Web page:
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107 Chapter 3 â Spreadsheet Tool A spreadsheet tool implementing the CPMs presented in Chapter 2 was developed as part of NCHRP Project 17-89. This chapter provides the general functionality of the tool, describes how to use the tool for HSM analysis, and describes how to interpret results. The spreadsheet tool provides predicted FI and PDO crash frequencies, the distribution of K, A, B, and C severities, and the distribution of various crash types. The calculations in the spreadsheet tool are intended to replicate the methodology presented in Chapter 2. No additions or extensions are included. 3.1 Analysis Steps Conducting a safety evaluation with the spreadsheet tool involves the steps presented below, which are considered to be the routine steps used each time a safety evaluation is undertaken. The analyst is encouraged to calibrate the models and distributions for application to sites in the local jurisdiction. Step 1âDefine Project Limits Step 1 defines the physical extent of the entire area being evaluated, which typically includes two or more sites that are physically connected to form a functioning freeway. The selection of project limits will depend on the purpose of the study, which may be limited to one specific site, a group of contiguous sites, or an entire facility (and its associated sites). If comparing design alternatives, the project limits should be the same for all alternatives. Step 2âDefine Study Period In Step 2, the spreadsheet tool predicts crashes for a 1-year time period based upon a single set of AADT values (i.e., AADT for 1 year) and a single set of geometric design and traffic control features (i.e., the roadway does not change during the study period). If a user desires to predict crashes for multiple years with different AADT values and/or different geometric design and traffic control features, crashes for each year should be computed using separate Segment worksheets or separate versions of the spreadsheet, and the results manually summed. Step 3âAcquire Traffic Volume Data During Step 3, AADT volumes are needed for each year of the evaluation period. For a past period, the AADT volume may be determined by using automated recorder data or estimated from a sample survey. For a future period, the AADT volume may be a forecast estimate based on appropriate land use planning and traffic volume forecasting models. For each freeway segment, the following values are required: AADT volume of the freeway segment, AADT volume of the nearest entrance ramp upstream of the segment, and AADT volume of the nearest exit ramp downstream of the segments. If exit and entrance ramps are more than half a mile from the freeway segment, collection of ramp AADT is not necessary. For each ramp entrance speed-change lane, two values are required: the AADT volume of the freeway segment and the AADT volume of the entrance ramp. For each ramp exit speed-change lane, only the AADT volume of the freeway segment is required. The AADT volume of the exit ramp is not needed. Step 4 â Acquire Observed Crash Data A decision is made whether the EB Method will be applied. If the EB Method will be applied, then the observed crash data are also acquired during Step 4. The proposed HSM text in Chapter 2 of this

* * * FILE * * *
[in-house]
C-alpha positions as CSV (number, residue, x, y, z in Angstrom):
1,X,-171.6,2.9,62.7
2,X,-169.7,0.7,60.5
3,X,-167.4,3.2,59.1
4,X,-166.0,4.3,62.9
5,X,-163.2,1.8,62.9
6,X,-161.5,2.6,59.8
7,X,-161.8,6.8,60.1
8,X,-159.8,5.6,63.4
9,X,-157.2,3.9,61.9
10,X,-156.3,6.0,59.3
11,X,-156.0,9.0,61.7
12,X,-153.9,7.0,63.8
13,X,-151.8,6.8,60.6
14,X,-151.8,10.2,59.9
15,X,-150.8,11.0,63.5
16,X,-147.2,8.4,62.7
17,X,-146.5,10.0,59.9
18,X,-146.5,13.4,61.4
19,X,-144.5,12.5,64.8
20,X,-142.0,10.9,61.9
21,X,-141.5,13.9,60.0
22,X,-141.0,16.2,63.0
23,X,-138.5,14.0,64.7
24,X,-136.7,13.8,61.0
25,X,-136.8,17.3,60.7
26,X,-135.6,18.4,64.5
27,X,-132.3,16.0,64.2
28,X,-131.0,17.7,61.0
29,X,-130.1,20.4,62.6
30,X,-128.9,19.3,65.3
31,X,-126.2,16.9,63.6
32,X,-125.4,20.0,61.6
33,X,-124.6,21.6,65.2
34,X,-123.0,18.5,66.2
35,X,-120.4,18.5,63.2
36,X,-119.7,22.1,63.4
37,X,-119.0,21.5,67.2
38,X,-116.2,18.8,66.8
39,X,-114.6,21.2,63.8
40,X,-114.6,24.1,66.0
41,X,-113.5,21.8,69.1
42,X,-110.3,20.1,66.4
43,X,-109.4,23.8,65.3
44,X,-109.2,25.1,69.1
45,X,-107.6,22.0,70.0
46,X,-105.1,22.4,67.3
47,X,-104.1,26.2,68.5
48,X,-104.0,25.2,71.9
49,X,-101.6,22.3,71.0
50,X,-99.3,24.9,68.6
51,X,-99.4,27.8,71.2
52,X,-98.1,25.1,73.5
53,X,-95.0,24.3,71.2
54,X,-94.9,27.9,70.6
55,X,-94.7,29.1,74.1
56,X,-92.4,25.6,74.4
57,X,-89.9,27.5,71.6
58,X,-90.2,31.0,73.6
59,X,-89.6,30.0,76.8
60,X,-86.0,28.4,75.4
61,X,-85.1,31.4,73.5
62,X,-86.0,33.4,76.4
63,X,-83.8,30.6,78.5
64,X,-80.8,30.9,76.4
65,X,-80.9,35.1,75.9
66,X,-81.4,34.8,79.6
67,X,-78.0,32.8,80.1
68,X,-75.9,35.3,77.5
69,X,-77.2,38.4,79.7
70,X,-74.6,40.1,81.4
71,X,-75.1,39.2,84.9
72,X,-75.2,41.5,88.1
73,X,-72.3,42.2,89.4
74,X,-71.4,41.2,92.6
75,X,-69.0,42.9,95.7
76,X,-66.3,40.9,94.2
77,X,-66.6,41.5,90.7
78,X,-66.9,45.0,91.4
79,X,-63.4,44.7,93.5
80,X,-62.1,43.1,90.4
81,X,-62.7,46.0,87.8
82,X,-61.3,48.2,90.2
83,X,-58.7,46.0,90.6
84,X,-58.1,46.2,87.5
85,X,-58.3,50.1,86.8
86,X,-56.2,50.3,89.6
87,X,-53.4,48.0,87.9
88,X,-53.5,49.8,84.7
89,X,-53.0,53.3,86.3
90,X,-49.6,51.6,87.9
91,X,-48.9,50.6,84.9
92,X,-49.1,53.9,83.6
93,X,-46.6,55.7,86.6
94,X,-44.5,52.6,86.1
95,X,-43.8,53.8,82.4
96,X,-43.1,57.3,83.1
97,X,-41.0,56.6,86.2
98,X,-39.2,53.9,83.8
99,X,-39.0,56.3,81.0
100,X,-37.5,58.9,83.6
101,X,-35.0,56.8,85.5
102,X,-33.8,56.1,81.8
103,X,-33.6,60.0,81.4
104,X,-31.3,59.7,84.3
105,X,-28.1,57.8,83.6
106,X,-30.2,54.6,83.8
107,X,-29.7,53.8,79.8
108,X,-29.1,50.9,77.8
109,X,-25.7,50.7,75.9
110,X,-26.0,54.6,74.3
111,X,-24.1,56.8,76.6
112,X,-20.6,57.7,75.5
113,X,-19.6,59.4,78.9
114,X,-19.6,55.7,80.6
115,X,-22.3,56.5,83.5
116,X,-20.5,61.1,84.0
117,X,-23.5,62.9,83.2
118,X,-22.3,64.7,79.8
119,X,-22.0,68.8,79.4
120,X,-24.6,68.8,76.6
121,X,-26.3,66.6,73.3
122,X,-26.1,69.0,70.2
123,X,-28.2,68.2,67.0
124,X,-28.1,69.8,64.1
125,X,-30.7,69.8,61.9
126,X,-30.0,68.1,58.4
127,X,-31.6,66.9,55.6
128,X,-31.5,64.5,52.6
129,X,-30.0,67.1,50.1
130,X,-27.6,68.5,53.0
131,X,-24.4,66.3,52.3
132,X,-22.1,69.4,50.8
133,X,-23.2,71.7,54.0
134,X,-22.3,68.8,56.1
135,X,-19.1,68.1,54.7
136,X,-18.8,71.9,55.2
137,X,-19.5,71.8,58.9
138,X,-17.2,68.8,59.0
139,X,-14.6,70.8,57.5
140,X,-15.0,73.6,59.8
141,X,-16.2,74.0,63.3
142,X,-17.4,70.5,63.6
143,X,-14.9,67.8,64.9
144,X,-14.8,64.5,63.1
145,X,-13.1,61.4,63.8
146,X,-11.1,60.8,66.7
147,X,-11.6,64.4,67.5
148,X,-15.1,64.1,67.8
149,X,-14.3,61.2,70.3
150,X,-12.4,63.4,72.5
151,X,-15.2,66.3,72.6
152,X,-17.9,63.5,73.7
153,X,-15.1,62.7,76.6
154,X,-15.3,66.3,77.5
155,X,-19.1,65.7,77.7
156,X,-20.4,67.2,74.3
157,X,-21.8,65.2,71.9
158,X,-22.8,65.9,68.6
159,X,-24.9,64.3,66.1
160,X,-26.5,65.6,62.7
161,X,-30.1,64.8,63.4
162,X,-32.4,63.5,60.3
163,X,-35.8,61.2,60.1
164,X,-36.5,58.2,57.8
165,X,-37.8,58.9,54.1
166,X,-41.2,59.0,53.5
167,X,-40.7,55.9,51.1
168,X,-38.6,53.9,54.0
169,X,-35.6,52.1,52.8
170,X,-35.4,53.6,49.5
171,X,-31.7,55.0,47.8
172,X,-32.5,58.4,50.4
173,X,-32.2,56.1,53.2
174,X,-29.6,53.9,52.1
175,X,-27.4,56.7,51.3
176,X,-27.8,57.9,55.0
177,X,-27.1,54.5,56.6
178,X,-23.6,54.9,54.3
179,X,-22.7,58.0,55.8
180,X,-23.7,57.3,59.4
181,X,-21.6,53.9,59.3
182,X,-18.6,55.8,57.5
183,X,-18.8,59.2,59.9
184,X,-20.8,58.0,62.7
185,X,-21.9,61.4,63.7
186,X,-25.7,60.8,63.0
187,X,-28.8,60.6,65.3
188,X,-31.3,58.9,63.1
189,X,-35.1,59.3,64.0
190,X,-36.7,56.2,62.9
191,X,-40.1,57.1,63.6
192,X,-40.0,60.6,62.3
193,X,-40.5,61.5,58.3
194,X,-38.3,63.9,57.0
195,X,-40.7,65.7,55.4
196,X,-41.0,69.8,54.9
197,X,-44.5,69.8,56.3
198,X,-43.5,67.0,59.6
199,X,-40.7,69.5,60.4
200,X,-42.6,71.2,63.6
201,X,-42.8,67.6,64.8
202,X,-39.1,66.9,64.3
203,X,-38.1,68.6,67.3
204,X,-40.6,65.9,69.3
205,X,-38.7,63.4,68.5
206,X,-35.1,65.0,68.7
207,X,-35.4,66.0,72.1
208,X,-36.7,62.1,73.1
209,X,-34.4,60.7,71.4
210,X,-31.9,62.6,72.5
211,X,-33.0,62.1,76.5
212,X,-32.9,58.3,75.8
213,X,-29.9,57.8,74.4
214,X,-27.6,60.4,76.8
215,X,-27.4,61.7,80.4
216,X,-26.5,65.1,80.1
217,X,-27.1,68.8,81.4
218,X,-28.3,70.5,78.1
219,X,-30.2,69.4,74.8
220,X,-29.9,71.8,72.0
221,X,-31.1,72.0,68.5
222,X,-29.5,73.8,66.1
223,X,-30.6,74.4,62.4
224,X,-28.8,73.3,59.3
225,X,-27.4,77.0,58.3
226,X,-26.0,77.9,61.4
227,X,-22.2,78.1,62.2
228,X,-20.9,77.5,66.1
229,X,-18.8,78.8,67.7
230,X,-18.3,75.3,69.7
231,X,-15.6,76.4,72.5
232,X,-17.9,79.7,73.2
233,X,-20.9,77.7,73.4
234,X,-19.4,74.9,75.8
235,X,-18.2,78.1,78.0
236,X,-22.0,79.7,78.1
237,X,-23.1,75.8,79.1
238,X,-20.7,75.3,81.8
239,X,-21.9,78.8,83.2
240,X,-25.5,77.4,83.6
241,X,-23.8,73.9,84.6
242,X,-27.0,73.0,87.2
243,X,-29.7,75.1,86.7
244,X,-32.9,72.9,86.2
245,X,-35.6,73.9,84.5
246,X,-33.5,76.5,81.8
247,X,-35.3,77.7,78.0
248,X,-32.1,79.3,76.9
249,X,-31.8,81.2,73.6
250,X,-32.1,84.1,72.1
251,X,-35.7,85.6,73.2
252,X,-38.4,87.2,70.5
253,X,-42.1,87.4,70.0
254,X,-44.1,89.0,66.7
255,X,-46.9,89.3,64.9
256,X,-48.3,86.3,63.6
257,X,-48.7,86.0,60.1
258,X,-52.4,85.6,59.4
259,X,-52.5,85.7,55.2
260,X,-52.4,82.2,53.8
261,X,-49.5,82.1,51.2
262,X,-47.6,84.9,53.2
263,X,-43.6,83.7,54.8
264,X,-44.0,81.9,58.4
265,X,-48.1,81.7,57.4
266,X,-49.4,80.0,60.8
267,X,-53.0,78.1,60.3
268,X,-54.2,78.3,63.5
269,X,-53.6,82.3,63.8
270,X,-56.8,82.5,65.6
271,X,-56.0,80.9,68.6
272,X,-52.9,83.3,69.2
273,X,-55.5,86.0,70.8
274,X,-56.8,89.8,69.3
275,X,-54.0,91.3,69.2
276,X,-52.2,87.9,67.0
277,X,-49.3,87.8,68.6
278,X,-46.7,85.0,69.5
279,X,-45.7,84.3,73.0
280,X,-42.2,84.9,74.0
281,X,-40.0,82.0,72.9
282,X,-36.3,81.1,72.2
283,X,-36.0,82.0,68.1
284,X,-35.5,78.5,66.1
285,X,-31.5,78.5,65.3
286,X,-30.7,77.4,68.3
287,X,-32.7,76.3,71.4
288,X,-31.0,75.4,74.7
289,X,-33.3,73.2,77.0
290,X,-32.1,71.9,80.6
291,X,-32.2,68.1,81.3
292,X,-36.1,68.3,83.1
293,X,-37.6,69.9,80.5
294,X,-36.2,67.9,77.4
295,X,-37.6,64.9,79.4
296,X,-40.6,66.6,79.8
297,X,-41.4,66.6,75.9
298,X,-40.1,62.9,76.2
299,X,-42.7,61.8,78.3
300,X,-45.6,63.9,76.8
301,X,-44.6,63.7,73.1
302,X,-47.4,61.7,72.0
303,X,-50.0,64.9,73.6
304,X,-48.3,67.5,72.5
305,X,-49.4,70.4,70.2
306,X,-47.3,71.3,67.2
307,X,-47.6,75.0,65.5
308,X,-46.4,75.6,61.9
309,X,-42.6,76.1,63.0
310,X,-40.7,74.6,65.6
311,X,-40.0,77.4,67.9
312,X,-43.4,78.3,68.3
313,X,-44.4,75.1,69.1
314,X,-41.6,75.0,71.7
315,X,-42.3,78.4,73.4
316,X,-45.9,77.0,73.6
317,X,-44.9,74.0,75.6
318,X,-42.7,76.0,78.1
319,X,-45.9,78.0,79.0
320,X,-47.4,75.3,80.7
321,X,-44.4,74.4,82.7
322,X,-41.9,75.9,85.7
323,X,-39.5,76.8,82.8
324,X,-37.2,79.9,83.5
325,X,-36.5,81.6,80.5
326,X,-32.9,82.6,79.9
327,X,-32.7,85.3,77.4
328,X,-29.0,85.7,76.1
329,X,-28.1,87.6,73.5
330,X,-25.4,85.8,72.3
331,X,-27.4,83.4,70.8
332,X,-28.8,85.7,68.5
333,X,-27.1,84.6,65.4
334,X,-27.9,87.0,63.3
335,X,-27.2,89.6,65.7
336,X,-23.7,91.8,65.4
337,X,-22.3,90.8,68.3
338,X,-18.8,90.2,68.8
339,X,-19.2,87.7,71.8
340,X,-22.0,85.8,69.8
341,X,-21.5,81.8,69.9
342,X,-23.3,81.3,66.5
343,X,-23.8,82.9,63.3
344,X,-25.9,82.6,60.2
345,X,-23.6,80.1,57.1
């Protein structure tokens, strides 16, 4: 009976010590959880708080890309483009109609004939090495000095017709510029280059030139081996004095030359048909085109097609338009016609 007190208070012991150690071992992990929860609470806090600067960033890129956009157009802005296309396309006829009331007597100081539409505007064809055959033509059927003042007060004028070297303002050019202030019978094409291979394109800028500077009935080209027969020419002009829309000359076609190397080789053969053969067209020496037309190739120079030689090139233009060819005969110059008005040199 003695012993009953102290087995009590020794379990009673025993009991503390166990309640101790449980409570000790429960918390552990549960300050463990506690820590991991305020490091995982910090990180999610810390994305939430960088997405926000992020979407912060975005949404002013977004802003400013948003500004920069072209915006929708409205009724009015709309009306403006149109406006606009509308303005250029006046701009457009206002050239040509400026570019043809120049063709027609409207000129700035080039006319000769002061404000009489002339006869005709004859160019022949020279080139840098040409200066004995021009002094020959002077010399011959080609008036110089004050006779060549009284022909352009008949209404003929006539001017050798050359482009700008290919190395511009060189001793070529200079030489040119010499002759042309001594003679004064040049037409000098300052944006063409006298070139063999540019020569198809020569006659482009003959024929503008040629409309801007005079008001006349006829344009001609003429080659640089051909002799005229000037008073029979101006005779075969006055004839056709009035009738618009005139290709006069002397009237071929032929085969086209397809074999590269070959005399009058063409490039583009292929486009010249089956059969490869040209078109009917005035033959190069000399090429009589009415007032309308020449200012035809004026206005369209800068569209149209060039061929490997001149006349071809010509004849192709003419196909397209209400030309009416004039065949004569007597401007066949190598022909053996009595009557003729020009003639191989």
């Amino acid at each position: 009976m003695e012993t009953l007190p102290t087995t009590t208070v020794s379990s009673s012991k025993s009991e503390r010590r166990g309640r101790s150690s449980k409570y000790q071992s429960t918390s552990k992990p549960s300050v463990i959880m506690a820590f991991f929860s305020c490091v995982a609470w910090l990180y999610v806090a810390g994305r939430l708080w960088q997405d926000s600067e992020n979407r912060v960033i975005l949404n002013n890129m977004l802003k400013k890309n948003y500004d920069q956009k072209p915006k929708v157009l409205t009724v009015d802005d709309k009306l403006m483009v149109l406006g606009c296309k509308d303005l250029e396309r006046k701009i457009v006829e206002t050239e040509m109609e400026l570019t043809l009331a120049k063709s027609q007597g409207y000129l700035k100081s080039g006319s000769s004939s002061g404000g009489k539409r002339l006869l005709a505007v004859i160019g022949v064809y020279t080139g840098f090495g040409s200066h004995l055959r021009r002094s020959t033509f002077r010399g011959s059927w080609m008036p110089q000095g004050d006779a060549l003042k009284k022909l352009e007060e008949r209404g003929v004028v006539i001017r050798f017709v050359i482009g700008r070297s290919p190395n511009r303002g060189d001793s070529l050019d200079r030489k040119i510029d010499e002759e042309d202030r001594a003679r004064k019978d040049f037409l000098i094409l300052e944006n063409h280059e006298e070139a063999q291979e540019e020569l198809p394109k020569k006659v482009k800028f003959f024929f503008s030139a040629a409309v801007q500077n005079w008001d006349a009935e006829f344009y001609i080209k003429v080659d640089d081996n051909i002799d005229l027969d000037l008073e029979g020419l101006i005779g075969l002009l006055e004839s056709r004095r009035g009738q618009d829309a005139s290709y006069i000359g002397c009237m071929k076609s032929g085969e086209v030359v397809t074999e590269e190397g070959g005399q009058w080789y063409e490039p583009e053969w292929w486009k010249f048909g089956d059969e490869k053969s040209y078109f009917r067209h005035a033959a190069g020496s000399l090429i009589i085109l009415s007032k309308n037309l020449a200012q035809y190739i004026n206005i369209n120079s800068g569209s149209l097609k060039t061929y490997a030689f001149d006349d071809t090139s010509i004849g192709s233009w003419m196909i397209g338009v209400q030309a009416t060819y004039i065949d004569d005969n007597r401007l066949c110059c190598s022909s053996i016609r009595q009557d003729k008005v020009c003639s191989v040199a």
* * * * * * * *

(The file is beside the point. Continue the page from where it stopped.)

108 document provides guidance on when the EB Method is applicable. If the EB Method is not applicable, then proceed to Step 5. Step 5âDivide Project into Individual Sites Using the segmentation criteria in Chapter 1 of this document, in Step 5 the project is divided into individual sitesâfreeway segments, ramp entrance speed-change lanes, or ramp exit speed-change lanes. Step 6âAcquire Geometric Design and Traffic Control Data The data needed to apply the CPMs are acquired for each site in Step 6. These data represent the geometric design elements, traffic control features, and traffic demand characteristics that have been found to have some relationship to safety. The data are needed for each site in the project limits. This data may reveal that a site, initially believed to be homogeneous, contains sufficient geometric variability to justify further subdivision into two or more sites. If this is the case, Step 5 and Step 6 are repeated. Step 7âAssign Observed Crashes If it was decided in Step 4 to use the EB Method, then the crash data acquired in Step 3 are assigned to the individual sites on the Summary worksheet and the site-specific EB Method is applied in Step 7. If AADT is different in years during which observed crashes occurred and the study year selected in Step 2, the site-specific EB Method may be manually applied outside the spreadsheet. If crashes cannot be assigned to individual sites and are only known to have occurred within the project as a whole, the project-level EB Method may be manually applied outside of the spreadsheet. The HSM (1) and HSM Supplement (2) describe the steps of the site-specific EB Method and the project-level EB Method. If the EB Method is not applied, then proceed to Step 8. Step 8âObtain and Review Results When data is entered into the spreadsheet, results are computed automatically in Step 8. All calculations are done with cell formulas, and there are no Microsoft (MS) Excel macros. The individual Segment worksheets display FI and PDO predicted crash frequency, as well as the distribution of crash severities and crash types. The Summary worksheet displays FI and PDO predicted crash frequency for each site being analyzed as well as FI and PDO expected crash frequency if applicable. Cells containing key results are highlighted in green. 3.2 Getting Started This section describes the spreadsheet tool. It consists of the following worksheets: ï· Welcome: includes a foreword, acknowledgements, and disclaimer. ï· Introduction: includes a brief overview of the spreadsheet tool. ï· Segment 1 through Segment 20: contains inputs and associated calculations of predictive models, severity distribution functions, and crash type distributions for sites, which may be a freeway segment, ramp entrance speed-change lane, or ramp exit speed-change lane. ï· LocalValues: contains inputs to override default calibration factors for predictive models, severity distribution functions, and crash type distributions. ï· Summary: summary of crash predictions computed on each of the Segment worksheet, inputs for historical crash data, and computed expected crash frequency using the EB Method. ï· Menus: defines the pull-down options on other worksheets.